A new Oregon State University study shows an increased number of traumatic injuries on the job as the temperature rises, with rates higher among agriculture and construction workers.
The study, published Sept. 15, analyzed worker compensation claims in Oregon from 2009 to 2018 to look at the effects of heat on rates of traumatic injuries. The OSU research team combed over nearly 92,000 injury claims, filed between April 1 and Oct. 31 of each year, in which workers suffered temporary disability, permanent disability or death.
In addition to heat, researchers also investigated the impact of wildfire smoke on worker injury rates.
Lead author Richard Evoy says the results helped to confirm his initial thoughts.
“We expected to see an increase, but we didn’t expect to see as dramatic of an increase as we saw,” he says.
The researchers found a 15 to 29% increase in worker injuries when the temperature was above 75 degrees Fahrenheit. Rates were even higher when the heat index rose above 90 degrees.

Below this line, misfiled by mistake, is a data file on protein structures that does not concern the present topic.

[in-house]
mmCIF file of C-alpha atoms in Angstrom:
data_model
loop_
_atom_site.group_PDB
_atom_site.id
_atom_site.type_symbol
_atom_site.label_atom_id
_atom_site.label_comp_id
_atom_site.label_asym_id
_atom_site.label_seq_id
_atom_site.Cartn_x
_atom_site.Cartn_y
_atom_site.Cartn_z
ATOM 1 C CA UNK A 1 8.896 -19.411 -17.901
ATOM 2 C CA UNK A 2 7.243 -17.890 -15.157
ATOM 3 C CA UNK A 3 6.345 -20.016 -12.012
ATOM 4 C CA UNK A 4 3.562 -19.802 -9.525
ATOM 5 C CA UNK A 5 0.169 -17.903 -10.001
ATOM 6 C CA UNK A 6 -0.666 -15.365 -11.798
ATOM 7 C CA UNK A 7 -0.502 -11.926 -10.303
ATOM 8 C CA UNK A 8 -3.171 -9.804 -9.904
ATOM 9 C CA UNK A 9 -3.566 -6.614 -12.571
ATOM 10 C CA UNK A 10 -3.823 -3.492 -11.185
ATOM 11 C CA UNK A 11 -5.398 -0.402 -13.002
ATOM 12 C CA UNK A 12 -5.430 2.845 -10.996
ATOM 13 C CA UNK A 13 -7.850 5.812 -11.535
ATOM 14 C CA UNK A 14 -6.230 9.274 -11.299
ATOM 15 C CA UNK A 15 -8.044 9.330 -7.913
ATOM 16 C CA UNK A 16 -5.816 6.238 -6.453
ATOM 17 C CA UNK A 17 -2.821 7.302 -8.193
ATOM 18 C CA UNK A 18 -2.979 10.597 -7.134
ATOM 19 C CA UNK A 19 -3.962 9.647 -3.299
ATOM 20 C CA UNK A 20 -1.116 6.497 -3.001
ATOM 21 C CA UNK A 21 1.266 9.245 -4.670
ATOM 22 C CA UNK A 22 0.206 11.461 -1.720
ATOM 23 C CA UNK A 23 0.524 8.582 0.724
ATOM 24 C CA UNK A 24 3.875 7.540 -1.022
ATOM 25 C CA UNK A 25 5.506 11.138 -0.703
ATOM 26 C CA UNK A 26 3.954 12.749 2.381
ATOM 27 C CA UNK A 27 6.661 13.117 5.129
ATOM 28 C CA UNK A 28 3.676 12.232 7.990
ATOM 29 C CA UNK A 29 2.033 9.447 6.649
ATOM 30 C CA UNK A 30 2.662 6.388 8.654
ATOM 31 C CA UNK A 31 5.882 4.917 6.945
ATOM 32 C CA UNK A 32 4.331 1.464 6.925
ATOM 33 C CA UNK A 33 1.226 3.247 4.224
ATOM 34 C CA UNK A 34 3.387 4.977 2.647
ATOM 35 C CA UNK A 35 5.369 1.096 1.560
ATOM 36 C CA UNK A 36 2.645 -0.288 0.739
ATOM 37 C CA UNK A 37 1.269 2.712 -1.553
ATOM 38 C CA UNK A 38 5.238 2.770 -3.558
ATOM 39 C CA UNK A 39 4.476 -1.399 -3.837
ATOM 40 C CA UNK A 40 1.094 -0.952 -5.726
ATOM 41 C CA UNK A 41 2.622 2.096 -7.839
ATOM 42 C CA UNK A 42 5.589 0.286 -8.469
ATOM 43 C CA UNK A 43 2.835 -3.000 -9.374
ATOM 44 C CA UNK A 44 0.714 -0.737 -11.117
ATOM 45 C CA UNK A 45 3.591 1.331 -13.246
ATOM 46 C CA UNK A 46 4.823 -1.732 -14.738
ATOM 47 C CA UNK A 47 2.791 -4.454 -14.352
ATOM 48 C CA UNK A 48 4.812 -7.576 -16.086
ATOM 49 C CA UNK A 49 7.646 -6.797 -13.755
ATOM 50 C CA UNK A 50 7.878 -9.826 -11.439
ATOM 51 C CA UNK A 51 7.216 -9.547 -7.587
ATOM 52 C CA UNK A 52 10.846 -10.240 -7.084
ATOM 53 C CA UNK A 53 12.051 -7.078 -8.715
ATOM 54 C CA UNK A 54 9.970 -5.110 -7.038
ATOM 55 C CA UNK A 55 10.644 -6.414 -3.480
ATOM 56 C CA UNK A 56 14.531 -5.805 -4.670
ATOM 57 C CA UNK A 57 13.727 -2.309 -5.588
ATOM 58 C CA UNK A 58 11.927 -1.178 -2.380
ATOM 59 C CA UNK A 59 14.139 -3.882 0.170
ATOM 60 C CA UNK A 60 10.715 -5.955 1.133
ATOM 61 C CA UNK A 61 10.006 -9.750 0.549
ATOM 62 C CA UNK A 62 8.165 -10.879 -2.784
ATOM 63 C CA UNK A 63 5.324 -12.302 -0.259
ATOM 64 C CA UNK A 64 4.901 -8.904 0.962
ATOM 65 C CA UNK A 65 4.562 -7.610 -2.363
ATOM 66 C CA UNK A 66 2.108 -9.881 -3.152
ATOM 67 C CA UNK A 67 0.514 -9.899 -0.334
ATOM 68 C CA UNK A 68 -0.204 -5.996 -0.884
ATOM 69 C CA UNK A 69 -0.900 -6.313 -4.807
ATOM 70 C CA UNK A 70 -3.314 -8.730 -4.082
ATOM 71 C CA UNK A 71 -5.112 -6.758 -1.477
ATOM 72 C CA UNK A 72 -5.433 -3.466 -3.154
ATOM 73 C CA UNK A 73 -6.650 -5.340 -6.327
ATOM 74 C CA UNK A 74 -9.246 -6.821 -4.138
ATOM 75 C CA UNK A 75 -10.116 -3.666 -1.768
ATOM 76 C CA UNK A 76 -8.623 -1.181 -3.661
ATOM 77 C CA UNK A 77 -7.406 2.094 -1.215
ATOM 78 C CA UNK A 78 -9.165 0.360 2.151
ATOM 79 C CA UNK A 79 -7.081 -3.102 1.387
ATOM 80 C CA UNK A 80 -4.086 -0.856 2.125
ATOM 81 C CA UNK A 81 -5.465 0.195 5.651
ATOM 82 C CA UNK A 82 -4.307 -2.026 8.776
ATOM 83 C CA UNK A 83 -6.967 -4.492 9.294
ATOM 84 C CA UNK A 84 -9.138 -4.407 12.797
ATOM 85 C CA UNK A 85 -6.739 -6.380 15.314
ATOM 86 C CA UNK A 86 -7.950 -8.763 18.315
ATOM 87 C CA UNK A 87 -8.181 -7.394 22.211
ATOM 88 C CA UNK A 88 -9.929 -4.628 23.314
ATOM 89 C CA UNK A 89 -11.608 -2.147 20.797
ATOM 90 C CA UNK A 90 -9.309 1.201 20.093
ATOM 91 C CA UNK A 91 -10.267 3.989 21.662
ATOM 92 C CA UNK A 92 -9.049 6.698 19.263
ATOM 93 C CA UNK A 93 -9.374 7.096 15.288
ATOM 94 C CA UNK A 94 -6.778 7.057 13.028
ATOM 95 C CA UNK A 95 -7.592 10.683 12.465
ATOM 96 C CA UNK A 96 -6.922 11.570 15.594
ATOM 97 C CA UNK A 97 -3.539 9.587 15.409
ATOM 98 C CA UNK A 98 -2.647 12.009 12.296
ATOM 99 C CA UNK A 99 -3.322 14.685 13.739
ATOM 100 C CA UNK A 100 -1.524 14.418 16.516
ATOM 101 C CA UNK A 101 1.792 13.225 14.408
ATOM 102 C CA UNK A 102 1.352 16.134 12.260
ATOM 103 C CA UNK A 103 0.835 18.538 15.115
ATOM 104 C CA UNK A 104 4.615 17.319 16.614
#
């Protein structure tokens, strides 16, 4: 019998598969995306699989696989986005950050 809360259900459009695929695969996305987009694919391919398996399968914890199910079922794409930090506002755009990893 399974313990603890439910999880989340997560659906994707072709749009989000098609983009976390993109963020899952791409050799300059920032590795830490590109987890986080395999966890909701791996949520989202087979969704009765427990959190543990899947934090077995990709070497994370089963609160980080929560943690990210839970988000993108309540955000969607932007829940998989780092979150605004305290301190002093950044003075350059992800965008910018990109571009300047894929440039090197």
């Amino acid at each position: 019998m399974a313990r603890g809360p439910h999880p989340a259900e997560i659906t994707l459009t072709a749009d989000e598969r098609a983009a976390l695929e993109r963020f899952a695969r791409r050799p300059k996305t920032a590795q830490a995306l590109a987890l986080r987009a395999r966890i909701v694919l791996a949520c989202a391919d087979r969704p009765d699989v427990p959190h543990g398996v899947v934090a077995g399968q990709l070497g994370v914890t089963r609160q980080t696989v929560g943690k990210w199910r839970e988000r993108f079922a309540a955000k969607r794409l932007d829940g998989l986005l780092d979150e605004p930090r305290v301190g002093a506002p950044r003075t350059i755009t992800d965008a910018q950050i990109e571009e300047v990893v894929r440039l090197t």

He adds that this study only shows an observed increase in injury rates. They’re not yet sure if the injuries are caused specifically by the higher temperatures.
Evoy says this research is important as the Pacific Northwest continues to experience hotter and drier summers.
“We have seen that increasing temperatures are going to happen across the U.S. and that there are health risks with extreme heat events,” Evoy says. “So it’s really important that we continue to study these and get more insight into how these events can impact workers’ lives and their health.”
When looking at the impacts of wildfire smoke, Evoy says the results are inconclusive and more research is needed.
Traumatic injury rates were higher among agriculture and construction workers, who spend much of their time outdoors.
Oregon adopted new protections this year to require breaks and training to help workers during periods of extreme heat and wildfire smoke.